I received an Advance Reading Copy of this book thanks to the publisher. All opinions are my own. It is available for sale now.
Witches is told in two parallel narrations. The first is Feliciana, a woman living in rural Mexico who grows to be a curandera. We learn how this is different than a witch or a healer as we might understand such a role in the West. Feliciana comes from a long line of curanderos (note the gender difference in the terms; there is an interesting foreword from the book’s translator about this and other translation choices) but she is the first woman to take on the role. Her cousin Paloma was a curendera but because Paloma was born a man there have been crucial differences in the two women.
The other narrator running parallel to Feliciana is Zoe. Zoe is a reporter who has travelled from the city to interview Feliciana. We learn about Zoe’s history as well – her relationship with her father and in particular her connection with her sister Leandra.
There are many similarities between Feliciana and Zoe though their differences may be more obvious. Feliciana is an older woman now, a grandmother and a widow, who continues to live a simple life even as her reputation as a curandera grows. She cannot read or write, she does not speak English or Spanish (her spoken language is never named but she and Zoe communicate through a translator).
Lozano does an excellent job at creating two very distinct voices of these women. Zoe’s is a more typical narration, one we easily recognize and follow. For that reason, I often found her story more engaging, because it was clearer to me what was happening and there was a more linear nature to it. Feliciana’s voice is repetitive and a little mystical. She refers to things like the Language and the Book that represent other things or do not translate to concrete items. Her narrative is slow and unfurling.
I don’t know that I can say I loved this book but I was engaged by both of these women and the surrounding characters were also very well drawn. I read return to Lozano’s work in the future.
This book is translated from the original Spanish by Heather Cleary.
9 thoughts on “Book Review: Witches by Brenda Lozano”
I’m never sure what to say about translated works because I don’t know enough about it to understand the translator’s choices. The scary fairy tale book I reviewed recently had TWO translators.
I don’t feel qualified to comment on translations either. I do think it’s interesting to read about the thought process of the translator, especially in a book like this where several key words are left untranslated. The Eighth Life had 2 translators too! But it was enormous so that made sense to me!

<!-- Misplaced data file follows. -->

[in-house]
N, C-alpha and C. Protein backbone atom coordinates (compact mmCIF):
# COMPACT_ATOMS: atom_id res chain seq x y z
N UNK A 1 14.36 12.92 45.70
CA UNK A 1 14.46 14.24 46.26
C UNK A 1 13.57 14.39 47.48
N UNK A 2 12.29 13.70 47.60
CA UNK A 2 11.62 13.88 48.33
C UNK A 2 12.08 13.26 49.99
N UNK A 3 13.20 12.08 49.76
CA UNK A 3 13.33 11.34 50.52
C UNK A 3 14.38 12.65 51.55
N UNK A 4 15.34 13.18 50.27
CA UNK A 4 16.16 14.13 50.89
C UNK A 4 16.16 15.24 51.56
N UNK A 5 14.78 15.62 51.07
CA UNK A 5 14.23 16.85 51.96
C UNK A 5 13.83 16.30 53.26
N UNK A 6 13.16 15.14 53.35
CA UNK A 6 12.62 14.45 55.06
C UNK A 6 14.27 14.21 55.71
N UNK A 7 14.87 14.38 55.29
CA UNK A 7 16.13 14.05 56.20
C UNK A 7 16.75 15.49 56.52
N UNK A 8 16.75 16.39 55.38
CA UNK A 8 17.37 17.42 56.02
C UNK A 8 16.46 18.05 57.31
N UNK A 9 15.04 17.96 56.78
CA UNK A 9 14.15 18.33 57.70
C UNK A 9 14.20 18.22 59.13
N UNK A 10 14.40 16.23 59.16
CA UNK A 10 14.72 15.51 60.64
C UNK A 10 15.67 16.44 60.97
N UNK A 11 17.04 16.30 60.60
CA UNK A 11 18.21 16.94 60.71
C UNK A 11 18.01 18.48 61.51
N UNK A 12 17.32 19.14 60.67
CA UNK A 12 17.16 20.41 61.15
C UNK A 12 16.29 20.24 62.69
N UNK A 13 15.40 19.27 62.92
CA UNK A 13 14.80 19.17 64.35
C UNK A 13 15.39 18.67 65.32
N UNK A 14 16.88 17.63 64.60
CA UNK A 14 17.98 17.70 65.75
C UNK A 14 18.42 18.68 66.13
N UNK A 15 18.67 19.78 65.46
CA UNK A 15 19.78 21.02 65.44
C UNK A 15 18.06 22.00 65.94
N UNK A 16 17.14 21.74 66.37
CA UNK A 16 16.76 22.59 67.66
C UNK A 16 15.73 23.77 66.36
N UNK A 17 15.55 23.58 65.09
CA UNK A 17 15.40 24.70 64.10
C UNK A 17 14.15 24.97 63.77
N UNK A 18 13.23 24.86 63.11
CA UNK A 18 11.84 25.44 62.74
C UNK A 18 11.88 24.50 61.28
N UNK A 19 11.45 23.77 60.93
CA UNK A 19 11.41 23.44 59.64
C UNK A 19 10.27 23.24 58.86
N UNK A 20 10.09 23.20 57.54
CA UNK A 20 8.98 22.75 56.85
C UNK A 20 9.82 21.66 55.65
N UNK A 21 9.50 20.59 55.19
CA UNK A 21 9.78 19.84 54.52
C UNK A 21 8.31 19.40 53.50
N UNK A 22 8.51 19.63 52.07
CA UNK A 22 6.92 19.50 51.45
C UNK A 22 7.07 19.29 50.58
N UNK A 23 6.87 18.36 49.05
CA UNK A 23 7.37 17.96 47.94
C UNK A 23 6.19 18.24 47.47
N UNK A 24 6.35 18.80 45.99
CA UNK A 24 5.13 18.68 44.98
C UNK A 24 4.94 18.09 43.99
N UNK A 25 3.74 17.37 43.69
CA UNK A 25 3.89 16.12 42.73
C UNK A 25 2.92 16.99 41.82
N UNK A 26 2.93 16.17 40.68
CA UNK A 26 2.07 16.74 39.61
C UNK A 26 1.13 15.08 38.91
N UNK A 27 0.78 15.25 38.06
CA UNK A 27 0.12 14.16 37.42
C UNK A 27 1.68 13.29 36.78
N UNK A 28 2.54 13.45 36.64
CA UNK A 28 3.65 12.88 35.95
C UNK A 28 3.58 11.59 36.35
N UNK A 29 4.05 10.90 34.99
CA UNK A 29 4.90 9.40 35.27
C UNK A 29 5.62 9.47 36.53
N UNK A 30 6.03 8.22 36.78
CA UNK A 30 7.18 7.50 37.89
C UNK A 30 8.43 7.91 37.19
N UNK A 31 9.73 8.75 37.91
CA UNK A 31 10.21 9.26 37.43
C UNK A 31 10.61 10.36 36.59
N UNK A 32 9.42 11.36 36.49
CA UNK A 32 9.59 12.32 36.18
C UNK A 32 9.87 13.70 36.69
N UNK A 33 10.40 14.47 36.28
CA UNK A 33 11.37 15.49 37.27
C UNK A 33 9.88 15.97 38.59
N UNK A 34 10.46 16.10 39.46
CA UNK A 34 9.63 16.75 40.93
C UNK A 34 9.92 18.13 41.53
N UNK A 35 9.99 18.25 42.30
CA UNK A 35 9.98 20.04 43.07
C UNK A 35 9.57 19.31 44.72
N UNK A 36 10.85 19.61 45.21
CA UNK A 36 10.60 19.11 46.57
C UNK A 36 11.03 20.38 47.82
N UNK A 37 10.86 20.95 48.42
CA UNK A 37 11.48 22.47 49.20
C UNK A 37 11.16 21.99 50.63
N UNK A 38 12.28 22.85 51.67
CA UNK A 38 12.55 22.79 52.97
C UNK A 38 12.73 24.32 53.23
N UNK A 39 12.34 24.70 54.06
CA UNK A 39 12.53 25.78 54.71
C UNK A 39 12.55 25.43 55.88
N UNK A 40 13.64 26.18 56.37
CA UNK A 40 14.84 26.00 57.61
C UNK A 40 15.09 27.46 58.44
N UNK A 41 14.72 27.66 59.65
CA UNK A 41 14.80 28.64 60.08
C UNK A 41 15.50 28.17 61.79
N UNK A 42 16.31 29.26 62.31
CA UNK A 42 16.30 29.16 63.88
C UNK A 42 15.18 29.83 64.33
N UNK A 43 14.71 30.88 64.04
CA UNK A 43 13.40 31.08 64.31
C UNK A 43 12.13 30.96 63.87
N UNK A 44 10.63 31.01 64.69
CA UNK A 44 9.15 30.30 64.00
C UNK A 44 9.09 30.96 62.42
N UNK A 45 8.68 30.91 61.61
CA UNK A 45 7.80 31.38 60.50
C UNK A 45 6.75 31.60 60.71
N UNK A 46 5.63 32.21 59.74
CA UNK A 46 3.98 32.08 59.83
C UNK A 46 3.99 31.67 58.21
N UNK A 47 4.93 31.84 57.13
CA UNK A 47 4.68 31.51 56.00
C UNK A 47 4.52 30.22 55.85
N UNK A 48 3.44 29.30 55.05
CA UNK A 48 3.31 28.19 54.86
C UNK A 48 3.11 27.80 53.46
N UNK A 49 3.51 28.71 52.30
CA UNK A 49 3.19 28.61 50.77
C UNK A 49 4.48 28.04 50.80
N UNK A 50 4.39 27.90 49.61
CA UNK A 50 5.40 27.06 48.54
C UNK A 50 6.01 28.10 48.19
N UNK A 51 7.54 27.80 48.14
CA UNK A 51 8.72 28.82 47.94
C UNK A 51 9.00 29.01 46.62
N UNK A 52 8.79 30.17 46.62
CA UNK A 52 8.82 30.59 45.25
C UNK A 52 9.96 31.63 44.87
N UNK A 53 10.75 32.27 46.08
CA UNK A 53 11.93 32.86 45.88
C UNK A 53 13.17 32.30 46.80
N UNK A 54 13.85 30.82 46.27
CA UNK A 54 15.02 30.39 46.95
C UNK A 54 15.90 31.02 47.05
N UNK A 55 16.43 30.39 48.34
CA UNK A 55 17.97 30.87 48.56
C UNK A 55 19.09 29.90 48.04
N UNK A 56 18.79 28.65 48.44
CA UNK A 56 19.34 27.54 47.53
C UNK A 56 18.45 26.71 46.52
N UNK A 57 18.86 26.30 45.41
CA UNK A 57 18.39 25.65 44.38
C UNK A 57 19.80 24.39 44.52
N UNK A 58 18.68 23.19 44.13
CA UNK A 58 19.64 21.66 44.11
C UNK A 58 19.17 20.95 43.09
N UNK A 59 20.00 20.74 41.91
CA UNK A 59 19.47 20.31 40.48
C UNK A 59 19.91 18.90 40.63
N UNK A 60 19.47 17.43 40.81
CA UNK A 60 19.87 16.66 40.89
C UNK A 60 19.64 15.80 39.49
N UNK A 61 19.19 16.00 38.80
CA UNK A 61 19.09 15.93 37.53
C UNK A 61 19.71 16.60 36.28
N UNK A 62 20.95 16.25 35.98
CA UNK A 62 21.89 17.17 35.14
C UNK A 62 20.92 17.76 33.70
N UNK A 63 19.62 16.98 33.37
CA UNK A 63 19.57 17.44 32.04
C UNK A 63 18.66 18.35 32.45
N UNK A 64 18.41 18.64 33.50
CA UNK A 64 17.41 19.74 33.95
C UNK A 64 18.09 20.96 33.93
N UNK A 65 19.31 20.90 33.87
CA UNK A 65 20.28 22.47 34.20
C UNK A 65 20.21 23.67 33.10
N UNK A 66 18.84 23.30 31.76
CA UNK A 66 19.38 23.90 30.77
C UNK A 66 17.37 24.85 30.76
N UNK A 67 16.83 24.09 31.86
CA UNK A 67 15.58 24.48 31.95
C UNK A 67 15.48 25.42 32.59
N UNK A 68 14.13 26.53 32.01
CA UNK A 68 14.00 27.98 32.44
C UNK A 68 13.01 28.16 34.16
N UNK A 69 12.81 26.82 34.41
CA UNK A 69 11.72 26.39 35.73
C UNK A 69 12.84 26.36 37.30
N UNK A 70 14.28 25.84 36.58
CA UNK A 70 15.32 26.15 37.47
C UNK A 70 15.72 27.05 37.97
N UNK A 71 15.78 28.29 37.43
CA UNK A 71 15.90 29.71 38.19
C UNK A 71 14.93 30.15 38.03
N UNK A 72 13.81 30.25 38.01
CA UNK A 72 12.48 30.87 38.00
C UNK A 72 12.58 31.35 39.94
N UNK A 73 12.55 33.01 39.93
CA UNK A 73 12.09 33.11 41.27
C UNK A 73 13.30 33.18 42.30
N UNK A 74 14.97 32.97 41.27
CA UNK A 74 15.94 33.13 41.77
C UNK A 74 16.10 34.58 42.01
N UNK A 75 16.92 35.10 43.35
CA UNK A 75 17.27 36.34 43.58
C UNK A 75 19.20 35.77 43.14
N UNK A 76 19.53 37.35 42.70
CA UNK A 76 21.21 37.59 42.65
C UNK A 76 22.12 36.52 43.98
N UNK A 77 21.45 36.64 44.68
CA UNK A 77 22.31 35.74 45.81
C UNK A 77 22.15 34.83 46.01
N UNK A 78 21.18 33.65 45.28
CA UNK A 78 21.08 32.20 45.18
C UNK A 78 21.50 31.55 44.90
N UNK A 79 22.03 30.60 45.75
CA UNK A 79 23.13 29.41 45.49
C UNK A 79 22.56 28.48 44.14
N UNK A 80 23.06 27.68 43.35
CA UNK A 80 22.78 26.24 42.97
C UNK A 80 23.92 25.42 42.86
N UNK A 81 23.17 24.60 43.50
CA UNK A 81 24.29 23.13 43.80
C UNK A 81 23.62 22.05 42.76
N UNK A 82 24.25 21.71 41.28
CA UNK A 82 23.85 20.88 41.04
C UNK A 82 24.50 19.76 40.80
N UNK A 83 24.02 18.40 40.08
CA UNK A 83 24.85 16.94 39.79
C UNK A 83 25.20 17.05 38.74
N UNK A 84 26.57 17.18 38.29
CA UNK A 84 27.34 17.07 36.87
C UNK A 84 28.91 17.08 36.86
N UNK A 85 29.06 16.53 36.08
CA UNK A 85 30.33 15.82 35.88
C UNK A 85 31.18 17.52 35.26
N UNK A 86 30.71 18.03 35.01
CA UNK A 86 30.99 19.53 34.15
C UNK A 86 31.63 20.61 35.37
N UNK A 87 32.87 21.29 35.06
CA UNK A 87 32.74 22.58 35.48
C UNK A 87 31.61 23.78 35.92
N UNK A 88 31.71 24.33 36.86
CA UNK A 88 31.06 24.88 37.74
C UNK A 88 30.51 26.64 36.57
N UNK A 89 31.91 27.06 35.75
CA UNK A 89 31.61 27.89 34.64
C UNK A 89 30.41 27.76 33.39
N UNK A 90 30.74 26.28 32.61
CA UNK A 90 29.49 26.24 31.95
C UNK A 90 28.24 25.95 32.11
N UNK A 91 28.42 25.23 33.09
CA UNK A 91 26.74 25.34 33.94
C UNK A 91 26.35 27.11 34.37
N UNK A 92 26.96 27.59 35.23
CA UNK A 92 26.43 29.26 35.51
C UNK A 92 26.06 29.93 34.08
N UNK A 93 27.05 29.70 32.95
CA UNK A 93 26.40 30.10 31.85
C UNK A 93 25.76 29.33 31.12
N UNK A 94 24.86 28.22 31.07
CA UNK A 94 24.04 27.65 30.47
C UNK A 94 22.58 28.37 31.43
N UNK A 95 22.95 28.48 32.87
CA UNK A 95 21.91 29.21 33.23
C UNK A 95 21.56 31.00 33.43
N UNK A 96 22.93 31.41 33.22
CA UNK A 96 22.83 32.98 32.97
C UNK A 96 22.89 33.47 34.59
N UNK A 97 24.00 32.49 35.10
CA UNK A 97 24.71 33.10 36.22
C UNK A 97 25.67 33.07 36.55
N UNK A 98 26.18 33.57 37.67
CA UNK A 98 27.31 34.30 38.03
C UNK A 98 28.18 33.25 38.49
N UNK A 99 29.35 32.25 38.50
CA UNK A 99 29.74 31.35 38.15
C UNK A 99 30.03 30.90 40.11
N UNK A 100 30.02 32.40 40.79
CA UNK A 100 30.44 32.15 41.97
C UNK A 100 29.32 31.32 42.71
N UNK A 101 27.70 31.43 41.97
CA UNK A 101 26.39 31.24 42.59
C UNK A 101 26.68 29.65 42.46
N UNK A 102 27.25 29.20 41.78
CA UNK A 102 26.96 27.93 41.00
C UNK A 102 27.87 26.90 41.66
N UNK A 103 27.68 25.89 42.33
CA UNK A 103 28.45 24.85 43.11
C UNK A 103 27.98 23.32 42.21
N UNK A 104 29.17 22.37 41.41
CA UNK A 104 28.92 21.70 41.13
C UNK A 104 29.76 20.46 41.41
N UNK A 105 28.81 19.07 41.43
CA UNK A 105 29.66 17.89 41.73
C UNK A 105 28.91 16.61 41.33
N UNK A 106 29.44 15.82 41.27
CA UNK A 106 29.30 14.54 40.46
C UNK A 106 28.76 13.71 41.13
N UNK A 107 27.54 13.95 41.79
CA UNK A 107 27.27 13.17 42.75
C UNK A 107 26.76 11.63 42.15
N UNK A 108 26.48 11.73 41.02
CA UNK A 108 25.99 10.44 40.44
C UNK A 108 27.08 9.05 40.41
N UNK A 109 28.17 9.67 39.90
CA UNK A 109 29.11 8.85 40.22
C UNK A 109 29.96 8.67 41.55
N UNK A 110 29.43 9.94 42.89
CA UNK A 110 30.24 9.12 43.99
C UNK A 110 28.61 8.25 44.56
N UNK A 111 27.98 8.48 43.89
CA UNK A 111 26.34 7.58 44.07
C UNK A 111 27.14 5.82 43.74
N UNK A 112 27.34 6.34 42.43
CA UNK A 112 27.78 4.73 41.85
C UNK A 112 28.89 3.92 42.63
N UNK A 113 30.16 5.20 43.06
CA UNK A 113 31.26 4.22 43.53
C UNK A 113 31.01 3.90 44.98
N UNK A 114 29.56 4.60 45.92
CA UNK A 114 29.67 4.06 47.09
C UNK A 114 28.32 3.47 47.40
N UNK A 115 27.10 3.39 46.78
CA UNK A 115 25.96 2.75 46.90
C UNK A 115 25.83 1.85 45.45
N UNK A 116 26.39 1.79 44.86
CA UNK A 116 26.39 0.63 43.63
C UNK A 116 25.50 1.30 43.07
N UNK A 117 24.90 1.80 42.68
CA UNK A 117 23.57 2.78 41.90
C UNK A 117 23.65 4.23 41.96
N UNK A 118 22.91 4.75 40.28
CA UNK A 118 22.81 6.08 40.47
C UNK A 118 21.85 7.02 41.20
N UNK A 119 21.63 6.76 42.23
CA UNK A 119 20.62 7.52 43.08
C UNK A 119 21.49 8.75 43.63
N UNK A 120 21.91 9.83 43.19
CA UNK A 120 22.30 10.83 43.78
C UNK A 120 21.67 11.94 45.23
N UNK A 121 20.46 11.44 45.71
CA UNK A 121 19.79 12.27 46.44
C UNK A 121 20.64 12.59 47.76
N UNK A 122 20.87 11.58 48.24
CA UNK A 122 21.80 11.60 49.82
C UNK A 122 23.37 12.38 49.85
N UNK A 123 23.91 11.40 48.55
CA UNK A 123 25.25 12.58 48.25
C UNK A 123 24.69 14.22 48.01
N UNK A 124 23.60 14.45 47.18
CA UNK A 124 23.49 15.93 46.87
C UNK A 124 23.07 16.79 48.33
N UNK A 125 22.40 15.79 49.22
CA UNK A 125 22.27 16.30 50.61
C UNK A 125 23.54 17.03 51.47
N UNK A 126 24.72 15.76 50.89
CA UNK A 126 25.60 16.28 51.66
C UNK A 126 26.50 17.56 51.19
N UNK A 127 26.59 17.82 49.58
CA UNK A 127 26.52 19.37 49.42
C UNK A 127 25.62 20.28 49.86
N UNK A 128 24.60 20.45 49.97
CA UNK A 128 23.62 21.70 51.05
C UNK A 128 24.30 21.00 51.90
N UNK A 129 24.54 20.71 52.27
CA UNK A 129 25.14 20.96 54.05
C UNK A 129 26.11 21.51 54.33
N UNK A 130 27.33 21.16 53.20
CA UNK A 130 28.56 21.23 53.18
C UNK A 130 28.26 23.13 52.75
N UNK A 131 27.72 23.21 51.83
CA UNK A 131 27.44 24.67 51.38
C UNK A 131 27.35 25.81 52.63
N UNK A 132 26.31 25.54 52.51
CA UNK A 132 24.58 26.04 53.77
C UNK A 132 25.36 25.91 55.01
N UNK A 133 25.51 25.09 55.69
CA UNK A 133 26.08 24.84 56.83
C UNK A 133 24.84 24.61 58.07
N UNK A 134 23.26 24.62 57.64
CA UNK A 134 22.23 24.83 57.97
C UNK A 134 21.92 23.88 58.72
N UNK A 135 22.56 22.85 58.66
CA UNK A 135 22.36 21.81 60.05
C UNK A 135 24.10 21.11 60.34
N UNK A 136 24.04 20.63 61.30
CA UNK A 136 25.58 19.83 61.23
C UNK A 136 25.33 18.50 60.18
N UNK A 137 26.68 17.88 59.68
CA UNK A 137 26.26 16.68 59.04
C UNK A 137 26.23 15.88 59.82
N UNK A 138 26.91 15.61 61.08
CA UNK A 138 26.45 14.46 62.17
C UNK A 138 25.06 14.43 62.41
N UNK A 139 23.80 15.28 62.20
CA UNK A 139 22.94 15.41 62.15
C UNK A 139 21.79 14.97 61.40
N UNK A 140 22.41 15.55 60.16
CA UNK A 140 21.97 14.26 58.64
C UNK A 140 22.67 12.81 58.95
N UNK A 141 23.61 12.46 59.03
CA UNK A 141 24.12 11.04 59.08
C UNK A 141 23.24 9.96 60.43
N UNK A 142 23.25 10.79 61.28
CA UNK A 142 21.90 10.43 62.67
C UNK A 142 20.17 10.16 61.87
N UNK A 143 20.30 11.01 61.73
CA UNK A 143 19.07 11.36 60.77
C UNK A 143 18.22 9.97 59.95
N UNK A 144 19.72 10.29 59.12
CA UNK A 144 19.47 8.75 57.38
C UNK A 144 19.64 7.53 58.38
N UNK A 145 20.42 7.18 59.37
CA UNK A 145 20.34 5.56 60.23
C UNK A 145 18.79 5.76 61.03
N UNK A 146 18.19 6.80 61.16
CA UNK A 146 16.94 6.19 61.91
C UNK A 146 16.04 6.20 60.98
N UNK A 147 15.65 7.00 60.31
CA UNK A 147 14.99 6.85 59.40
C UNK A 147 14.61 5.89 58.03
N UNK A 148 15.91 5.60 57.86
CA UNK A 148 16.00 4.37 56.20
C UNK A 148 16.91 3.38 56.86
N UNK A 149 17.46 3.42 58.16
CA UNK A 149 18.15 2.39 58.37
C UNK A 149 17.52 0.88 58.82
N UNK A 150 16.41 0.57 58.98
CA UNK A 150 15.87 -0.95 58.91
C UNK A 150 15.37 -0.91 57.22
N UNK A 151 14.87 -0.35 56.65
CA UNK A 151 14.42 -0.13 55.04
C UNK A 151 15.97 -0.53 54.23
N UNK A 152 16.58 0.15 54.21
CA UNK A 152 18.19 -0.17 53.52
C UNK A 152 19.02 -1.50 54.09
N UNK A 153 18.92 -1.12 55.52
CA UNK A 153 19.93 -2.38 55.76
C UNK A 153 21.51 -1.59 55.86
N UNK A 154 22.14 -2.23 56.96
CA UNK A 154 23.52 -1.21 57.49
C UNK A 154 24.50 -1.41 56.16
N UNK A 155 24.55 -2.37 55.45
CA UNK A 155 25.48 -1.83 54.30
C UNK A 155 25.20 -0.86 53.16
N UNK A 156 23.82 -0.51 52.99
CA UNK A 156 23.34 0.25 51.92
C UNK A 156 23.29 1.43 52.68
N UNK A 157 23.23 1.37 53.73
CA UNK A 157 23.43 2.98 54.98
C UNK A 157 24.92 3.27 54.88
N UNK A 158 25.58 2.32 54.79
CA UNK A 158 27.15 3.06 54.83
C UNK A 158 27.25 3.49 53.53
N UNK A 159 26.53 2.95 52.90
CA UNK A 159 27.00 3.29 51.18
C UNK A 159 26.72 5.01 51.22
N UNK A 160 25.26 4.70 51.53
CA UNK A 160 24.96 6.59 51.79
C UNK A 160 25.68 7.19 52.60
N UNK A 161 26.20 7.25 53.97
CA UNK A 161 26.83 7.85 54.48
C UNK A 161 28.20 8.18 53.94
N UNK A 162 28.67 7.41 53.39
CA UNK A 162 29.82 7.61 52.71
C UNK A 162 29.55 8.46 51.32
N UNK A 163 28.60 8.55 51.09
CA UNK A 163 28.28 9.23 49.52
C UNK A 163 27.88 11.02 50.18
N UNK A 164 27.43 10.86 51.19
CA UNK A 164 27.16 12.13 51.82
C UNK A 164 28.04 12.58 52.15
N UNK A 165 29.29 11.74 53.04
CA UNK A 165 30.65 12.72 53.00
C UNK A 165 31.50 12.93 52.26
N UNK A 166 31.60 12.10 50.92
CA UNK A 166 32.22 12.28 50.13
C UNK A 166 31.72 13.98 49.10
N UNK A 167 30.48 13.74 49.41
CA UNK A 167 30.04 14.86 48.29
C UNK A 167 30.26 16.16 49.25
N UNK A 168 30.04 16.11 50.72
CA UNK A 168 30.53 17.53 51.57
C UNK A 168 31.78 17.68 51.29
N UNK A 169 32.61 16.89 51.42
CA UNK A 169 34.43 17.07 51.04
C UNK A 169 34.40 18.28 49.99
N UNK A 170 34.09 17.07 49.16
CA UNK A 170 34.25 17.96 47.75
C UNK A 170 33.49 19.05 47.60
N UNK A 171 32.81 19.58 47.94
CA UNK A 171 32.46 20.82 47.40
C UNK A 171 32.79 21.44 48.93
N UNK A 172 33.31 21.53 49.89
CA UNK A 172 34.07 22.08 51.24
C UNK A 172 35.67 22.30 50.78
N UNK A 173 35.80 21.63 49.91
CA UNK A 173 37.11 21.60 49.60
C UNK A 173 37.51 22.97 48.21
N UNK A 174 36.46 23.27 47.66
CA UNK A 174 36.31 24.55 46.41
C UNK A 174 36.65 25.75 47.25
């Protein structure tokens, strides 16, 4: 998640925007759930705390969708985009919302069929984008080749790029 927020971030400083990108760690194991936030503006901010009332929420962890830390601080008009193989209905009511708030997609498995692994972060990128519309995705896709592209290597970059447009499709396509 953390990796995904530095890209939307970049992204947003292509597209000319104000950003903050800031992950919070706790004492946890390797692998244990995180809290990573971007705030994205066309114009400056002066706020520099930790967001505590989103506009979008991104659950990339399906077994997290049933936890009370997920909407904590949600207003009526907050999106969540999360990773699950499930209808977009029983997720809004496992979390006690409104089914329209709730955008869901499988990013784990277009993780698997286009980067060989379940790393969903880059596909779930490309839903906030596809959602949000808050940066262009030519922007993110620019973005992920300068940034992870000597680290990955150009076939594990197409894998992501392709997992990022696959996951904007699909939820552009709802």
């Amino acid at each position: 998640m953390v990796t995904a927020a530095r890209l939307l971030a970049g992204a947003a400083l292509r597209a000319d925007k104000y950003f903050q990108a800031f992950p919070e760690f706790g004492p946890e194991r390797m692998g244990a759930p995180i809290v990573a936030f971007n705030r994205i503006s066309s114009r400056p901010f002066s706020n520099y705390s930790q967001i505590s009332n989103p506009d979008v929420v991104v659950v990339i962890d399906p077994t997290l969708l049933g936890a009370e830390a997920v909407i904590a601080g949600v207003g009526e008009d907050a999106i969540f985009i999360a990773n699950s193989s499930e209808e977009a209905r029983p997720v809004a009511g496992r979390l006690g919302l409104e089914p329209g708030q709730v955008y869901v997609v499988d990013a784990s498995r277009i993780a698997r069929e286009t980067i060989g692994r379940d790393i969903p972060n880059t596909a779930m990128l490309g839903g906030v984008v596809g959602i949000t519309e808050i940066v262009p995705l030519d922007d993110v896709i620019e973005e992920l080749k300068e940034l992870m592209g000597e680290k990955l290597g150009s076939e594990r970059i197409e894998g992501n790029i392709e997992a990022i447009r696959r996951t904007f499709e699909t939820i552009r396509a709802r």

I wonder why they have two. Do they challenge each other? Do they collaborate? Does one pick the stories while the other actually translates the languages? I have no clue.
I don’t know either. I would assume they collaborate but maybe they do different sections? Maybe they edit each other? I don’t know much about how translations work.
I love a good translation, but I can see why this one would be a slow-moving and/or complicated. It’s so hard for North Americans to remove the everlasting connotation to the word ‘witch’ and what we imagine in our heads, but it’s such a varied concept in other cultures, which is always fascinating to explore.
After reading the translator’s note I was surprised that the book title was Witch. Within the novel it’s made clear that a curendara is different from a bruja (which would be more like what we in the west think of as a witch). There isn’t really an English term to translate curandera into but titling the book as something the character is clearly stated to not be seemed like a strange choice, particularly with the connotation that word carries to most English speakers.
Hmm that is interesting – what an odd choice! Most likely the marketing team was behind that haha
I would assume so. Probably thinking an English audience needs it to be really blunt! I just finished a book where there is a character who might be called a witch (and others think of her as such) but the book itself calls her a “mender” and I thought that was an interesting term to use.
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